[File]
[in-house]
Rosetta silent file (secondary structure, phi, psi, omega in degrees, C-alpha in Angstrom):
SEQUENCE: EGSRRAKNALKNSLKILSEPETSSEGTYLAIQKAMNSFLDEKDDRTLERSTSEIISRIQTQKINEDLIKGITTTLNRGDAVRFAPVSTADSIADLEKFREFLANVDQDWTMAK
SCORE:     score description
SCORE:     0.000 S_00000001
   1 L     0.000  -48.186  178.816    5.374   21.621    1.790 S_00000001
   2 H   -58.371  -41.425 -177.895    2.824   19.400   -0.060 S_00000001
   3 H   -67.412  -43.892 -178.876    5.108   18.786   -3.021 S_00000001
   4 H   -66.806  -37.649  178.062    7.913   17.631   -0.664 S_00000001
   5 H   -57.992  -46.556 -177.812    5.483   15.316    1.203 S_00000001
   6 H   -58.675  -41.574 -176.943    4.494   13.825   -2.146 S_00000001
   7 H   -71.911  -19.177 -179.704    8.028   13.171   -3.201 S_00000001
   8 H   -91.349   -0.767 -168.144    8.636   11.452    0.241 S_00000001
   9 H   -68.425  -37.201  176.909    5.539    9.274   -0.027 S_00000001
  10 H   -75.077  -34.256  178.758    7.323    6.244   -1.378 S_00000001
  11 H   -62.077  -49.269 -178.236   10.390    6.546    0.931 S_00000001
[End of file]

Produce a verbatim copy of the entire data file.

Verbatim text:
[in-house]
Rosetta silent file (secondary structure, phi, psi, omega in degrees, C-alpha in Angstrom):
SEQUENCE: EGSRRAKNALKNSLKILSEPETSSEGTYLAIQKAMNSFLDEKDDRTLERSTSEIISRIQTQKINEDLIKGITTTLNRGDAVRFAPVSTADSIADLEKFREFLANVDQDWTMAK
SCORE:     score description
SCORE:     0.000 S_00000001
   1 L     0.000  -48.186  178.816    5.374   21.621    1.790 S_00000001
   2 H   -58.371  -41.425 -177.895    2.824   19.400   -0.060 S_00000001
   3 H   -67.412  -43.892 -178.876    5.108   18.786   -3.021 S_00000001
   4 H   -66.806  -37.649  178.062    7.913   17.631   -0.664 S_00000001
   5 H   -57.992  -46.556 -177.812    5.483   15.316    1.203 S_00000001
   6 H   -58.675  -41.574 -176.943    4.494   13.825   -2.146 S_00000001
   7 H   -71.911  -19.177 -179.704    8.028   13.171   -3.201 S_00000001
   8 H   -91.349   -0.767 -168.144    8.636   11.452    0.241 S_00000001
   9 H   -68.425  -37.201  176.909    5.539    9.274   -0.027 S_00000001
  10 H   -75.077  -34.256  178.758    7.323    6.244   -1.378 S_00000001
  11 H   -62.077  -49.269 -178.236   10.390    6.546    0.931 S_00000001